New Favourite Thing: Infographics

Information graphics or infographics are visual representations of information, data or knowledge designed to present information quickly and clearly. Although infographics have been around for many years the recent proliferation of easy-to-use, free tools, have made the creation of infographics available to anyone.

What is an infographic?

an infographic is

Infographic to explain what an Infographic is by Hot Butter Studio

According to Inforgaphics Archive the history of infographics data back to early prehistory, where humans created graphics through cave paintings and later maps. One of the earliest maps to be recorded is the map at Catalhoyuk  which dates back to 7500 BCE. In 3000 BC ancient Egyptians used heiroglyphic symbols to tell stories depicting their lives, work and religion and perhaps one of the most recognisable infographic in the UK is the 1st tube map of London in 1933 showing only the lines of transit routes and stations.

First London tube map 1933

First London tube map 1933

In the 2000s and 2010s we now have access to web based infographic creators such as:

I’ve been experimenting with easel.ly for the last couple of months, it’s currently a beta site, but it is really easy to use and I can see the long term potential. The main downside to this site and I would imagine others is the database of  graphics and visuals you have available to you. Easel.ly is limited but as a beta site this is understandable. There is  the ability  to upload your own graphics or images, however these are imported as a solid block image, so if you want to overlay your own graphics without a white background onto your carefully selected infographic background this can be difficult. However with a bit of creativity you can work around the limitations to produce some pretty cool inforgraphics of your own.

Before the doors closed on the organisation I previously worked for I was able to pull together three infographics of the projects I was involved with. These were not only great at demonstrating to collegeues and potential business contacts what it is that I have done over the last four years, but it provided me with a real sense of achievement when I saw four years of hard work laid out in a easily understood pictorial.

HI-Arts Audience Development

HI-Arts Audience Development: Marketing, Research and Audience Development support for the cultural, creative and heritage sector

HI-Arts Craft Development

HI-Arts Craft Development Programmes for Craft Makers and Designers in the Highlands and Islands of Scotland

Growing Audiences North East Infographic

Growing Audiences North East: Audience Development for the Cultural Sector in Aberdeen and Aberdeenshire

If you are interested in designing your own infographic I would definitely recommend easel.ly and here are a couple of tips to get you going:

  • The Purpose; what do you want your infographic to depict? What is the point of it?  And who do you envisage reading it?
  • The Data; you need a good assortment of data and information to be able to present and to make it interesting. Look at your diary, your accounting, your social media, your website stats, the number of people you have worked with  or met, the places you have visited… the data you choose will depend on the reason you are creating the infographic in the first place.
  • The Theme; when picking your background or theme (colour scheme, background image, the graphics)  think about how these relate to the data you are trying to represent graphically. If your going to depict the number of miles you’ve travelled say, then you might want to use a graphic of a car or public transport.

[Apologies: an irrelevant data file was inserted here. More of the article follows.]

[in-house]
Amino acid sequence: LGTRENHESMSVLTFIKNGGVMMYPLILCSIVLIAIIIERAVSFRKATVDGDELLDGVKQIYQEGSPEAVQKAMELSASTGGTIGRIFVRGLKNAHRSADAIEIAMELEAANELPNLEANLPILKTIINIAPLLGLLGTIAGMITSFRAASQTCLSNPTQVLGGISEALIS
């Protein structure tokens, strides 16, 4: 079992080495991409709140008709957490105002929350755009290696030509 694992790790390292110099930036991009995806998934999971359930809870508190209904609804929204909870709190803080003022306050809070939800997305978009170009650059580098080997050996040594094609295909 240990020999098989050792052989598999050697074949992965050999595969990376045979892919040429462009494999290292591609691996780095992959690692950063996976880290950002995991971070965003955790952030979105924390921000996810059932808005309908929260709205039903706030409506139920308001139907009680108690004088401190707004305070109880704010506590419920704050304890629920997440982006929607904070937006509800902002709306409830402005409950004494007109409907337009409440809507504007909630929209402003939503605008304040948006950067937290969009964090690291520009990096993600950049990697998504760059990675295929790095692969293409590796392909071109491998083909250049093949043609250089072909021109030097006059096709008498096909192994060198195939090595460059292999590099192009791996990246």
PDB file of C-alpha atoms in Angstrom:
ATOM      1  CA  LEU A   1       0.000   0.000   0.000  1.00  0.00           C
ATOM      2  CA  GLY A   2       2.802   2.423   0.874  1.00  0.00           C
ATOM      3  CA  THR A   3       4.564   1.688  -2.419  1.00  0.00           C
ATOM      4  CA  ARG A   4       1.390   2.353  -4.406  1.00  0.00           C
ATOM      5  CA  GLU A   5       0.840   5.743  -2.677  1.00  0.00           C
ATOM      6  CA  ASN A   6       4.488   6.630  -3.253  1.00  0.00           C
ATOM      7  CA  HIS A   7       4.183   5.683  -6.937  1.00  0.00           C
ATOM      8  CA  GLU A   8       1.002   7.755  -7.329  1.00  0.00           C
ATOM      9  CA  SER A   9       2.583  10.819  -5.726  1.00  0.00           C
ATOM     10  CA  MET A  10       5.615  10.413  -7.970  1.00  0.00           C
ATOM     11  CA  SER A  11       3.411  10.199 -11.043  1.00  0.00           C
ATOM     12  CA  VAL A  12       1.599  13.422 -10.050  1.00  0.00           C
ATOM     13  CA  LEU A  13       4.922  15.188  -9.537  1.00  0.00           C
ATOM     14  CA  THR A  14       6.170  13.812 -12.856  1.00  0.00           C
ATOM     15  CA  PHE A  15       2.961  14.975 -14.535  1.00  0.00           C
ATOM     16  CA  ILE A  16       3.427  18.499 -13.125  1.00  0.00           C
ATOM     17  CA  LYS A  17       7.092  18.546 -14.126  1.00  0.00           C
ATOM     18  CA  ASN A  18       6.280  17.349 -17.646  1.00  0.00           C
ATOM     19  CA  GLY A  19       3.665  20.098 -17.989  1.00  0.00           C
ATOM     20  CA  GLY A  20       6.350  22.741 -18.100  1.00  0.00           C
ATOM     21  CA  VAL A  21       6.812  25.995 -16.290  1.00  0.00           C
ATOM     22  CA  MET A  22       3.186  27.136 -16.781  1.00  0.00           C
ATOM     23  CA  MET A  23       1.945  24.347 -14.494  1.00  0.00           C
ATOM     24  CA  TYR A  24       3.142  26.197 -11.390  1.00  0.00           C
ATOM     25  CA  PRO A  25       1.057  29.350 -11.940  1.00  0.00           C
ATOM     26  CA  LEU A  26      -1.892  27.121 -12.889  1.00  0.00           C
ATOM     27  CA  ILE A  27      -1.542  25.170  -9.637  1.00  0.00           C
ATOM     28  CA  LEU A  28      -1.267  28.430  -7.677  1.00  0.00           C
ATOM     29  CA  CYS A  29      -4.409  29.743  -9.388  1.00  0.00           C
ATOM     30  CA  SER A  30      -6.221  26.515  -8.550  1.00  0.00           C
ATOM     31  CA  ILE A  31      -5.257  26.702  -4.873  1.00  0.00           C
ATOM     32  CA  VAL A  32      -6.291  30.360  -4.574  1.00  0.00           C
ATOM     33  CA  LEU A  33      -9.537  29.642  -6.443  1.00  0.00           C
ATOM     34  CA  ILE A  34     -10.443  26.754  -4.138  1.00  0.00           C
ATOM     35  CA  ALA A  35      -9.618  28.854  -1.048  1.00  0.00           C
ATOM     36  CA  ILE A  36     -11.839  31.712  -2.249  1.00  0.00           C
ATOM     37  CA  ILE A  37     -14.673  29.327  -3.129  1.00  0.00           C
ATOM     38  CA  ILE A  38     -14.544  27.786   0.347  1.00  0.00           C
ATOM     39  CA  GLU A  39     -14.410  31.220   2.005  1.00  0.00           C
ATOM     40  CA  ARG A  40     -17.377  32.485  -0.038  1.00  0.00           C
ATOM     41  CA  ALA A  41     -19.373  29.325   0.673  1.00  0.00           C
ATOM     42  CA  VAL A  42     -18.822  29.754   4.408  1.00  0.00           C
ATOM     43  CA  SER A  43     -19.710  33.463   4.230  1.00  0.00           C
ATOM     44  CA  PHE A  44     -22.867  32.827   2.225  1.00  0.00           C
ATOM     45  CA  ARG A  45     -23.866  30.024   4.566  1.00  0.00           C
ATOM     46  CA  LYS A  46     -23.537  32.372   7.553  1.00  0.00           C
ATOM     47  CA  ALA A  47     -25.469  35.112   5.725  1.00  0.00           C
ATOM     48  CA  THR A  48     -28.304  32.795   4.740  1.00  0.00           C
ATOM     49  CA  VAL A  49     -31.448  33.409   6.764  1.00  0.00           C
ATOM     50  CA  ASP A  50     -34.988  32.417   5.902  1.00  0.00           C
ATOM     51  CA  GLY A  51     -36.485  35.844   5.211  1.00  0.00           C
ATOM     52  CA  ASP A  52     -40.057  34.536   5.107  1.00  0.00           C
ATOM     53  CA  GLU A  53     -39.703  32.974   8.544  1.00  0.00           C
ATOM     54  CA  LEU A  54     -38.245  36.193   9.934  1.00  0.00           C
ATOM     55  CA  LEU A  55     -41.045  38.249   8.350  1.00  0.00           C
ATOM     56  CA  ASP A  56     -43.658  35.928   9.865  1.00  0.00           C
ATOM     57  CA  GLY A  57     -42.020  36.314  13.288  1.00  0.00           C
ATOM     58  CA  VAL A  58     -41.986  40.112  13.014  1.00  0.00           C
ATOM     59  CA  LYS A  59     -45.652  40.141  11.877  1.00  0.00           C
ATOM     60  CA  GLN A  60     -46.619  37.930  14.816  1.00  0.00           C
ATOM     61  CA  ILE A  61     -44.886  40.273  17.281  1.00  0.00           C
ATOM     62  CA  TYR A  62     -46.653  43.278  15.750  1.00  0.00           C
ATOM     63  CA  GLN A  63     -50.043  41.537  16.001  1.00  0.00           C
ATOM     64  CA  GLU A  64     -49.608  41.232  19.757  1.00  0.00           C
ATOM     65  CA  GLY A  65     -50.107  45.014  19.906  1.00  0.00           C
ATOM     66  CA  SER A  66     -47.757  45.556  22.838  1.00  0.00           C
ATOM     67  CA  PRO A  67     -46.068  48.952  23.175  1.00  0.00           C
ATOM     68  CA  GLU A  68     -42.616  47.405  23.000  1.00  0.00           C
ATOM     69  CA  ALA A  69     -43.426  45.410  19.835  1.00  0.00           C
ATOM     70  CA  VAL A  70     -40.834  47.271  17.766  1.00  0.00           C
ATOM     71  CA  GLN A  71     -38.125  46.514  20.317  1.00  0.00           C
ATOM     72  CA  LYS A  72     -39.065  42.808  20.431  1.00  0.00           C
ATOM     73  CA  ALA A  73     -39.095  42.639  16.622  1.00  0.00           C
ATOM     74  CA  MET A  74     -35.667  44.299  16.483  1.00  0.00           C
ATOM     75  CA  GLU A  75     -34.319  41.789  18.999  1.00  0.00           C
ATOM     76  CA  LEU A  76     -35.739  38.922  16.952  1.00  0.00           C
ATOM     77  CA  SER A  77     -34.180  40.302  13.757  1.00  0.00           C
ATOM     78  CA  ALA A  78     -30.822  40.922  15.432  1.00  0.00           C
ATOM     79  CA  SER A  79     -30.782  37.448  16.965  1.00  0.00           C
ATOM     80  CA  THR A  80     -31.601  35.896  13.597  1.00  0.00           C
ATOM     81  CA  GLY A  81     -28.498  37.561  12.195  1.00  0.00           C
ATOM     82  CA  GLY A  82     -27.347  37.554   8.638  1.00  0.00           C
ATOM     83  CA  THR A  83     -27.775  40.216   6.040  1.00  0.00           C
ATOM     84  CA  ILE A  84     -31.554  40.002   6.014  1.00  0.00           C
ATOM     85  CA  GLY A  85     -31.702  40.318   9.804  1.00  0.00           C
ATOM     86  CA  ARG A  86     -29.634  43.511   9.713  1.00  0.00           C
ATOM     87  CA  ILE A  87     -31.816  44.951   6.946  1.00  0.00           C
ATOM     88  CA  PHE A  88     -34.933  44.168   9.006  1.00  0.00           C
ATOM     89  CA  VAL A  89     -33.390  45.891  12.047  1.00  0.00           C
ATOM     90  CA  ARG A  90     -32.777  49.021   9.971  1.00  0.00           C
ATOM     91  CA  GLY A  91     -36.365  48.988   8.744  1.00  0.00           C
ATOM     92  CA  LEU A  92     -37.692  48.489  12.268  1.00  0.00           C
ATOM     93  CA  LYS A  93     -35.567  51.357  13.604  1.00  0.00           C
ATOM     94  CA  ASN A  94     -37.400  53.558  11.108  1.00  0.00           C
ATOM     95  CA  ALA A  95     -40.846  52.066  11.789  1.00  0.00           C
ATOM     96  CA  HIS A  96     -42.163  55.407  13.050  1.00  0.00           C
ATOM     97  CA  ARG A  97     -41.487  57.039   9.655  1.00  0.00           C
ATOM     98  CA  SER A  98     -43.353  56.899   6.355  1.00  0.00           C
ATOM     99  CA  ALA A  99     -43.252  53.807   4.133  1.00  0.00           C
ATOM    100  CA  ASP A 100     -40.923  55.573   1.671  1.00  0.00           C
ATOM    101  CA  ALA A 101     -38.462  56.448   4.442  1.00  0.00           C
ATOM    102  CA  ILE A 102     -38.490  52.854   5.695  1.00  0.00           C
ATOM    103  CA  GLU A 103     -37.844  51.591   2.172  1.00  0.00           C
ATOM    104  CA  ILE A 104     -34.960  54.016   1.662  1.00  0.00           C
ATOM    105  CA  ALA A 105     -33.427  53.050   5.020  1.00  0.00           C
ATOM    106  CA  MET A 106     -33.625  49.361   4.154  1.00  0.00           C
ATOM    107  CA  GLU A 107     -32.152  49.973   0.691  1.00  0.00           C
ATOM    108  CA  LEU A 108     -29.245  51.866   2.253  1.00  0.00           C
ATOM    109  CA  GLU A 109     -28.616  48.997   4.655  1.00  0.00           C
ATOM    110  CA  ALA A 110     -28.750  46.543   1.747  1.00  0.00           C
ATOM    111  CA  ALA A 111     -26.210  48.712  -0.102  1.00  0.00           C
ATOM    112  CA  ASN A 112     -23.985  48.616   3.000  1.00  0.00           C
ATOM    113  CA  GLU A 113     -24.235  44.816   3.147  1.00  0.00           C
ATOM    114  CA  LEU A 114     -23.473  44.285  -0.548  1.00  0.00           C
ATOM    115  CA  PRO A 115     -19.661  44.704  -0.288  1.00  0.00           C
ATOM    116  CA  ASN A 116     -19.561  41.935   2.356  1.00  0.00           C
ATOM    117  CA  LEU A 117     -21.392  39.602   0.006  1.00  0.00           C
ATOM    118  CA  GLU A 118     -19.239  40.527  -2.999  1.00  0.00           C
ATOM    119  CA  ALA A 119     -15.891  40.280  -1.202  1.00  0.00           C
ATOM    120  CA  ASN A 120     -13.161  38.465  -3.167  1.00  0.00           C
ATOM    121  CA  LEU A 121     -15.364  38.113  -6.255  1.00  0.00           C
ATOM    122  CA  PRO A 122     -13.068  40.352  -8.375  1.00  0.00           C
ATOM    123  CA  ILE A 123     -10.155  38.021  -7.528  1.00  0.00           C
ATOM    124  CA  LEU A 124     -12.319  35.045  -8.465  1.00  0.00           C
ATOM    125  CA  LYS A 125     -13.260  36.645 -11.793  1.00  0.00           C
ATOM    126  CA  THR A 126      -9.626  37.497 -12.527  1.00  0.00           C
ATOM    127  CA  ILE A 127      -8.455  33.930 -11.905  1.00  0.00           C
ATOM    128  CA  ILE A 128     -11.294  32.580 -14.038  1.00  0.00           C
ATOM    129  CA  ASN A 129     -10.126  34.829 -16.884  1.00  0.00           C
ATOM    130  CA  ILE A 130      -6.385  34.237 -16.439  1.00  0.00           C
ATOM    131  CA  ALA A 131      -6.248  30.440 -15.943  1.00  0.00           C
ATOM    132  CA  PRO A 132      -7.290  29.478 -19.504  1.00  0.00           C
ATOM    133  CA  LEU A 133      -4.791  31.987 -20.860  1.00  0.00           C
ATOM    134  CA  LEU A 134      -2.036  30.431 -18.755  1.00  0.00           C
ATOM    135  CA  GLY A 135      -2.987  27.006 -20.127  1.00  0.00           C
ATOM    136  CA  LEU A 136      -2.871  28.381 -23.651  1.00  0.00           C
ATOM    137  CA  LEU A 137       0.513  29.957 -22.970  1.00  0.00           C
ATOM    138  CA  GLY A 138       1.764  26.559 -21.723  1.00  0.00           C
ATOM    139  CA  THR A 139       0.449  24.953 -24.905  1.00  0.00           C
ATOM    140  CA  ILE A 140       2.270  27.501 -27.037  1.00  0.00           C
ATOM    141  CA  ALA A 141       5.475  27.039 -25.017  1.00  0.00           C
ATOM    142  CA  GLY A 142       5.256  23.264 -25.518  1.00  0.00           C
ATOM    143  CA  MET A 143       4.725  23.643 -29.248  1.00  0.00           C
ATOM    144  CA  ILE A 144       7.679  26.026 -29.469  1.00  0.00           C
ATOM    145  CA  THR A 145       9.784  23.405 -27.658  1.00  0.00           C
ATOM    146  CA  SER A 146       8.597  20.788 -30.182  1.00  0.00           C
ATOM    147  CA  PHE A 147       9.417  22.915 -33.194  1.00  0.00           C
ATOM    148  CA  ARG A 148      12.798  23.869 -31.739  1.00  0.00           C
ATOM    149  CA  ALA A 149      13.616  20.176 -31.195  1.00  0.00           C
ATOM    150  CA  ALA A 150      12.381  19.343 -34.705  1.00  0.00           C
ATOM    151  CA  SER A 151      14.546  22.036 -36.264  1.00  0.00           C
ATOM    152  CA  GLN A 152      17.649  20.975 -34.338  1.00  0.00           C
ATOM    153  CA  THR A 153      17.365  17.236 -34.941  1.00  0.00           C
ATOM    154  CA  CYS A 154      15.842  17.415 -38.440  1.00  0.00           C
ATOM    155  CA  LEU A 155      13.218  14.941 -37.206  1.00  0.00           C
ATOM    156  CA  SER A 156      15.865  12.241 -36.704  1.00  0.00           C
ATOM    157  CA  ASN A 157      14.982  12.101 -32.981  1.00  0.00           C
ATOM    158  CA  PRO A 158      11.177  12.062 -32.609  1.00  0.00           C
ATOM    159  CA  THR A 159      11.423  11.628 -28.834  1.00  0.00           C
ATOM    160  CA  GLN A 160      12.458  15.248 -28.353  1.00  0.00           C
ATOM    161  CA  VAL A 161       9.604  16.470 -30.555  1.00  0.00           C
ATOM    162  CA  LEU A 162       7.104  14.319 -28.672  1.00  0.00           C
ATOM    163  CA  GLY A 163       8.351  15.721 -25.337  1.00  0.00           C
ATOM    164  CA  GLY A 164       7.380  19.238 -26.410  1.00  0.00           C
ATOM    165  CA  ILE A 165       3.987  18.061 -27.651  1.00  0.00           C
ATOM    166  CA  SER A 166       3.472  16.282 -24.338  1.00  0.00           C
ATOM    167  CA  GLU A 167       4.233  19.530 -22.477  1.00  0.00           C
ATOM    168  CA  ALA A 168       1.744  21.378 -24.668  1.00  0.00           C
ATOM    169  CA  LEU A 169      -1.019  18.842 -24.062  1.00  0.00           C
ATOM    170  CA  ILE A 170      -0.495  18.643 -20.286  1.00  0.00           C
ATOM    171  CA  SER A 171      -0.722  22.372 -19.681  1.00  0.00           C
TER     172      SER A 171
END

• It’s not always about the percentages; I will admit that I can overdose on percentages, they’re neat and tidy, but over use of a percentage can be a bit uninteresting, so try to mix it up. So if you know 25%  of the people who visit your website also visit your blog then why not express it as 1 in 4 people visit your blog.
  • Less is more; it can be tempting to fit in as much information as you can, but sometimes less definitely is more, especially if you are trying to get across a particular point. With the infographics I designed I started out with twice as much data as I ended up displaying.
  • Get someone else to check it makes sense; because we understand our data and know what it means to us doesn’t necessarily mean that everyone else will too. It’s good then to get someone who is not as closely related to the information to read it over and see if they come to the conclusions or understand your graphic the way you intended.

If you are interested in having your own infographic made for you then do get in touch with me by leaving a comment below.

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Inverness Castle and Ness River

New Beginnings

As of June HI-Arts, the cultural development agency for the Highlands and Islands, closed its doors after 20 years of providing support to the cultural and creative sectors of the Highlands, Islands, North East and beyond. I was privileged enough to work there for four years, where I was able to hone my skills, develop my knowledge and work with a talented group of individuals across Scotland.

This month I have set out on my own, as a freelancer based in Inverness, I aim to continue to work with the cultural and creative sector, as well as the tourism sector and with small businesses or all persuasions. My focus will be on marketing, promotion and audience (or customer) development, and after working so closely with numerous small businesses in the creative field on making the most of the digital and online world, there will be a slant towards taking advantage of the world wide web.

I’ve since started a 9 month contract with Strathpeffer Pavilion, a beautiful 19th century spa building in the lovely little village of Strathepeffer, about 30 minutes away from Inverness. The Pavilion is the UK’s most northerly Spa and now runs as a multi-purpose venue for the community, the Ross and Cromarty area, Inverness and beyond. The Pavilion puts on live music events, theatre, classical concerts, craft and food, arts and photography fairs, weddings and conferences. In the last couple of months it has doubled it’s staff members and has an eye to becoming the provider of choice for all types of entertainment and events in the Highlands.

I’ve been brought on board with Kris Reid to assist the team in developing and improving their branding, marketing and promotion, press and media relations, programming, sales and income generation, audience development, sponsorship and friends schemes – so quite a bit to do.

I’ll also be continuing to work with Pamela Conacher and Avril Souter on their crafts development programme, which has now joined with Peter Urpeth’s writing programme to form a new organisation; emergents. I am delighted to be able to continue to provide marketing and development support and advice to the many makers on the Making Progress and Made to Measure schemes over the next year.